With an increasing incidence worldwide, DM will be a leading cause of morbidity and mortality for the foreseeable future.
DM1 is classified on the basis of the pathogenic process that leads to hyperglycemia, as opposed to earlier criteria such as age of onset or type of therapy. The two broad categories of DM are designated type 1 and type 2. Type 1A DM results from autoimmune beta cell destruction, which leads to insulin deficiency. Individuals with type 1B DM lack immunologic markers indicative of an autoimmune destructive process of the beta cells. However, they develop insulin deficiency by unknown mechanisms and are ketosis prone. Relatively few patients with type 1 DM are in the type 1B idiopathic category; many of these individuals are either African-American or Asian in heritage.
Type 2 DM1 is a heterogeneous group of disorders characterized by variable degrees of insulin resistance, impaired insulin secretion, and increased glucose production. Distinct genetic and metabolic defects in insulin action and/or secretion give rise to the common phenotype of hyperglycemia in type 2 DM. ...
Likewise, prevalence rates of IFG3 are also increasing. Although the prevalence of both type 1 and type 2 DM is increasing worldwide, the prevalence of type 2 DM is expected to rise more rapidly in the future because of increasing obesity and reduced activity levels. DM increases with aging. In 2000, the prevalence of DM was estimated to be 0.19% in people 20 years old. In individuals >65 years the prevalence of DM was 20.1%. The prevalence is similar in men and women throughout most age ranges but is slightly greater in men >60 years.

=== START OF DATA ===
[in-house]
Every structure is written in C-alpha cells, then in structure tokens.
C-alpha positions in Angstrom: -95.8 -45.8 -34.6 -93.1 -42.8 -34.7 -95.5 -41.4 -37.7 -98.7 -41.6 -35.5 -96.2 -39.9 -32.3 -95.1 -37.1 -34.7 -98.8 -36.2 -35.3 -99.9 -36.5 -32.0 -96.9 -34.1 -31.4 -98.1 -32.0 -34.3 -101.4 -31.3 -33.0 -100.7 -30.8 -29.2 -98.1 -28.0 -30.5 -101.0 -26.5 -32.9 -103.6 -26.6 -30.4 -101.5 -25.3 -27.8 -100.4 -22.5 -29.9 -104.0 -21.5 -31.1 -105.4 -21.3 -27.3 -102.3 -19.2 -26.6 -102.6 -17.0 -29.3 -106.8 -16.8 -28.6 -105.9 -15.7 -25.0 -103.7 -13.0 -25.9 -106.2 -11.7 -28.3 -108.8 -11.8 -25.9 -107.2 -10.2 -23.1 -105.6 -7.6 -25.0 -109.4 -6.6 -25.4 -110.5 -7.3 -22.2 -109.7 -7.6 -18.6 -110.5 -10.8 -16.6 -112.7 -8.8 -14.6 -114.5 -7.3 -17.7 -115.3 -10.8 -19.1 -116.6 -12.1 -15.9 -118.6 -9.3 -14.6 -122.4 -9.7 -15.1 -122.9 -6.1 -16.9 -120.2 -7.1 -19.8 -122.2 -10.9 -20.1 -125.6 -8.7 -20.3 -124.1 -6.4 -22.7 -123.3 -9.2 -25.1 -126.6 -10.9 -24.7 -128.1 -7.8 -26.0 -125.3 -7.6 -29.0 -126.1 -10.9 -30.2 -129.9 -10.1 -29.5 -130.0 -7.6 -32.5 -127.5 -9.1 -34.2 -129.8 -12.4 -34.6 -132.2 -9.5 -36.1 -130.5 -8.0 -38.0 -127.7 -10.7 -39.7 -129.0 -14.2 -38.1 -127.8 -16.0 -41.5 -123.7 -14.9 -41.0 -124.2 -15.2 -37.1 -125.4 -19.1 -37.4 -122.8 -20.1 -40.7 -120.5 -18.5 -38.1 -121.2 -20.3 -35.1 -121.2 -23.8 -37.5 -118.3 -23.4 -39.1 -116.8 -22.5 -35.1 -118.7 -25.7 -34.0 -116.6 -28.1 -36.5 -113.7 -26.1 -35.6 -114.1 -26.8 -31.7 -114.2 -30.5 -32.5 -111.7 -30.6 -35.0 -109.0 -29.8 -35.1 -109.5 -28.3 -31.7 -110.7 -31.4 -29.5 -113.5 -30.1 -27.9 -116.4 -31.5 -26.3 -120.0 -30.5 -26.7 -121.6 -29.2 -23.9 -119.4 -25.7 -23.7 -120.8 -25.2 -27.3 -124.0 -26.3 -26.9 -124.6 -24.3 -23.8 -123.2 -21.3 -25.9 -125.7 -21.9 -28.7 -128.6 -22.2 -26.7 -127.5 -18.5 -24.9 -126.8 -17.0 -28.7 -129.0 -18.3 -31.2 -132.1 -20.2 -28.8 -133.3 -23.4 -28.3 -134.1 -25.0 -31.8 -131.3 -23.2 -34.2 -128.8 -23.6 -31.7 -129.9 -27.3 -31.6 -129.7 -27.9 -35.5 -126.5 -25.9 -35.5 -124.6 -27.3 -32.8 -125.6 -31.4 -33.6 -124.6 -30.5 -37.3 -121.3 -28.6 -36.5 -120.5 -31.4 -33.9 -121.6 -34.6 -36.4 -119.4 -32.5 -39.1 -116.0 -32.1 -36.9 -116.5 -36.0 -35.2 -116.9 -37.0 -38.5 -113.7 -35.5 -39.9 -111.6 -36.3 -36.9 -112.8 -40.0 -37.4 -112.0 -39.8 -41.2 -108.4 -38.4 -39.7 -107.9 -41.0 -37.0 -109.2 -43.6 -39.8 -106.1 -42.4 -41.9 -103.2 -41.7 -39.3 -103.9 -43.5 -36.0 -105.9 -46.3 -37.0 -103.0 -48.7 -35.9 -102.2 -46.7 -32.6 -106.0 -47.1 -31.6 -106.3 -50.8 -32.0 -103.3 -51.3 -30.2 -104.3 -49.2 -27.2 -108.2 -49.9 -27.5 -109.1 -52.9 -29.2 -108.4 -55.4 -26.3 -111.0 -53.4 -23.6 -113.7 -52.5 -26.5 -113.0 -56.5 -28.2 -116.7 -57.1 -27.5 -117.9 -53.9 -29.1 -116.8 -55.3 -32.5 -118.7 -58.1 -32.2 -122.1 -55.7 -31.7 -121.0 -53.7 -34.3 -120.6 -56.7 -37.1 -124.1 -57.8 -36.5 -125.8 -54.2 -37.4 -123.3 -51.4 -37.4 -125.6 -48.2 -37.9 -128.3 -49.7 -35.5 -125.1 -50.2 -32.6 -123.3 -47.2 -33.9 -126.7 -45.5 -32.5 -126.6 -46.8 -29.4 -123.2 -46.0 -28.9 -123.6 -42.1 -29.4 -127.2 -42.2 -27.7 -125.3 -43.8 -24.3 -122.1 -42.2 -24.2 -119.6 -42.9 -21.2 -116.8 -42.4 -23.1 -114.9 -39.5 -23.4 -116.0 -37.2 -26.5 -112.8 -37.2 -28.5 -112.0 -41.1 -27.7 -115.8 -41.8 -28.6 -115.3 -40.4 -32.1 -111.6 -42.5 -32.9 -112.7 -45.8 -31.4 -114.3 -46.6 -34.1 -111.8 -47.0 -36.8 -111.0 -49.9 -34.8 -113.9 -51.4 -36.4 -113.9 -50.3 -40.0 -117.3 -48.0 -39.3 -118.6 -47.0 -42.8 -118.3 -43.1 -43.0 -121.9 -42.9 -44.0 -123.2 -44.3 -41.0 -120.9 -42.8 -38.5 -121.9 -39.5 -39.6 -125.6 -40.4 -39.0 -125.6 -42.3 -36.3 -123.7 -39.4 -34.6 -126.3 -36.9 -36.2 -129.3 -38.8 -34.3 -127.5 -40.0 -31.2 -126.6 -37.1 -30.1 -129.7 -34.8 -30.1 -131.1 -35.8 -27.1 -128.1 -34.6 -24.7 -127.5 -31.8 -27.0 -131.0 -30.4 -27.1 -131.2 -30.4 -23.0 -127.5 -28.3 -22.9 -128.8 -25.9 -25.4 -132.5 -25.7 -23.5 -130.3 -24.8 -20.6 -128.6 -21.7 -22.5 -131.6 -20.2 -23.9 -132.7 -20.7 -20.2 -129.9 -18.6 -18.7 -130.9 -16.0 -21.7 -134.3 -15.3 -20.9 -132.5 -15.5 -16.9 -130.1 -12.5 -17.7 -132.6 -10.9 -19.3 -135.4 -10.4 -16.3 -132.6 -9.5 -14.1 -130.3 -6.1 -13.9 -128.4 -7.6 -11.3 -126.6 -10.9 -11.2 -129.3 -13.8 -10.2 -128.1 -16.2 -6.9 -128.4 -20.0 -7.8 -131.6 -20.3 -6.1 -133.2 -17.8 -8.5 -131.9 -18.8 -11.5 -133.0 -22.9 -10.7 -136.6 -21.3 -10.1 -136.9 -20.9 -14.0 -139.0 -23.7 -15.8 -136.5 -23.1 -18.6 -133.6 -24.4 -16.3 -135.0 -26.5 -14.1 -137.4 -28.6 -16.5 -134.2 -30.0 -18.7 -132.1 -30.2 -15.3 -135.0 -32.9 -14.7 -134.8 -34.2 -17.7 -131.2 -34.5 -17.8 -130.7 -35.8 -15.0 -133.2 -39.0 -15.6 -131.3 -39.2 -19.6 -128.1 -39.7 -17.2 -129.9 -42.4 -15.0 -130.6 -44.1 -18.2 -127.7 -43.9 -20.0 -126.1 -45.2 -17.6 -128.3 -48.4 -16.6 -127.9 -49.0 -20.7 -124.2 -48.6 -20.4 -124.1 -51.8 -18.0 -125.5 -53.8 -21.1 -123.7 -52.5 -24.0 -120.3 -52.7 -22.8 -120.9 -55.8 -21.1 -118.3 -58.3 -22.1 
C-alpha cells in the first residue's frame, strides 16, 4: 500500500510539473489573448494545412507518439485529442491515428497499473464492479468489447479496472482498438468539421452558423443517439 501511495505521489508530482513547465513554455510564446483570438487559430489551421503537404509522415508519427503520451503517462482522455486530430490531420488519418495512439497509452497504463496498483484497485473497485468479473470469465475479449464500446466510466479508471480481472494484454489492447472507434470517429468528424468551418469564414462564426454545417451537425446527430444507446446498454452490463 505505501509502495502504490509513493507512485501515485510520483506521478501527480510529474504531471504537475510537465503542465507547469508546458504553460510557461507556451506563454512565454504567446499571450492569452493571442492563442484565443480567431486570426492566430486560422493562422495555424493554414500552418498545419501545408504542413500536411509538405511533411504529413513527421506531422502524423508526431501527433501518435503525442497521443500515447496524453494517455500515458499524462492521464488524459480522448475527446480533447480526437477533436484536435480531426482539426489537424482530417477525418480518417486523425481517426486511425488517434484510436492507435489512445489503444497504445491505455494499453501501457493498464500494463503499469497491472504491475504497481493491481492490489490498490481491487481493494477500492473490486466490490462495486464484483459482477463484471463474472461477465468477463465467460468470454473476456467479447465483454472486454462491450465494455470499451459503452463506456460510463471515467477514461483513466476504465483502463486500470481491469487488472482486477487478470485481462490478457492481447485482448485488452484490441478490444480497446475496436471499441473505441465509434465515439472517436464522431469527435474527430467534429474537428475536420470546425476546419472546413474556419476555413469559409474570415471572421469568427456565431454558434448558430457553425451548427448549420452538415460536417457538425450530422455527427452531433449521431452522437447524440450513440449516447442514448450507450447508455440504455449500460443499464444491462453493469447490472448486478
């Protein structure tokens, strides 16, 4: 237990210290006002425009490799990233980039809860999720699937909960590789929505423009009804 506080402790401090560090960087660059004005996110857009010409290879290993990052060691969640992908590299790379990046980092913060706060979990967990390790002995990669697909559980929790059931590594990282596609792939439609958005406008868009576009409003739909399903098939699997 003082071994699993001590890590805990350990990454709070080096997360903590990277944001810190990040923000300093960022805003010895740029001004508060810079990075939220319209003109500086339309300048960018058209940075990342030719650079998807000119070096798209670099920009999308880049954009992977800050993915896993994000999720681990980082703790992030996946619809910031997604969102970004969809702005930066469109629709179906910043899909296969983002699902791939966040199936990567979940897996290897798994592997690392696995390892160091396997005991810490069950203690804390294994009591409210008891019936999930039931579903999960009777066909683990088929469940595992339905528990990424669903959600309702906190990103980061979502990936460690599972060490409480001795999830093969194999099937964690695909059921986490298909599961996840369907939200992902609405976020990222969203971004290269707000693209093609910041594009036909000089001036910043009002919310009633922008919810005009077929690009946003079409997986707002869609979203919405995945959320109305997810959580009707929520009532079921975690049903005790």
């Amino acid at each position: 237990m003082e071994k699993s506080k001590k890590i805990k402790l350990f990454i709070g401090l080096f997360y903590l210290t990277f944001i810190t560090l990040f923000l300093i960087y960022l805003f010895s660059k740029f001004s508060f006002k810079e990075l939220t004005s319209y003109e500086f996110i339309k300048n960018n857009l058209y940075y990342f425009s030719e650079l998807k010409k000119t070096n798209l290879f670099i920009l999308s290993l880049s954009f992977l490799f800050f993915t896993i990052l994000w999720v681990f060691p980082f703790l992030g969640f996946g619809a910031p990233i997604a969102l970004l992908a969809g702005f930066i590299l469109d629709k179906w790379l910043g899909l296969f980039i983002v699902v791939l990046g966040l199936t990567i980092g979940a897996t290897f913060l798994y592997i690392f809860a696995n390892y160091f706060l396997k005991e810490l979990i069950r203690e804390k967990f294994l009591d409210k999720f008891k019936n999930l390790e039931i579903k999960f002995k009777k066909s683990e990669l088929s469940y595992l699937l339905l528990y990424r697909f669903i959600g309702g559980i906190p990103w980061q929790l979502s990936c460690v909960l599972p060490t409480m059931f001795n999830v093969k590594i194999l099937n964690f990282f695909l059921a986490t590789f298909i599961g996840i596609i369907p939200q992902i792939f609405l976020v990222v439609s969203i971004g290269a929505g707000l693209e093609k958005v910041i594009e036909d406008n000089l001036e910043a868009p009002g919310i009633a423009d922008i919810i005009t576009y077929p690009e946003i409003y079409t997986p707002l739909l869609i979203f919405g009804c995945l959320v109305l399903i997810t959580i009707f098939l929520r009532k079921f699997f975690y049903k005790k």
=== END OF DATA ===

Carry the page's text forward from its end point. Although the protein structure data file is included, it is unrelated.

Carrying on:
The prevalence of type 2 DM and its harbinger, IGT2, is highest in certain Pacific islands, intermediate in countries such as India and the United States, and relatively low in Russia and China. This variability is likely due to genetic, behavioral, and environmental factors. DM prevalence also varies among different ethnic populations within a given country. In 2000, the prevalence of DM in the United States was 13% in African Americans, 10.2% in Hispanic Americans, 15.5% in Native Americans (American Indians and Alaska natives), and 7.8% in non-Hispanic whites. The onset of type 2 DM occurs, on average, at an earlier age in ethnic groups other than non-Hispanic whites.
Mortality rates in people with diabetes exceed those in the general population despite many recent improvements in care. Diabetes is one of the most common chronic diseases in the young, and is a substantial cause of morbidity as well as mortality at all ages. After the introduction of insulin in 1922 it was hoped that adverse consequences of diabetes might become a thing of the past, but mortality rates are still higher than those in the general population and, in addition,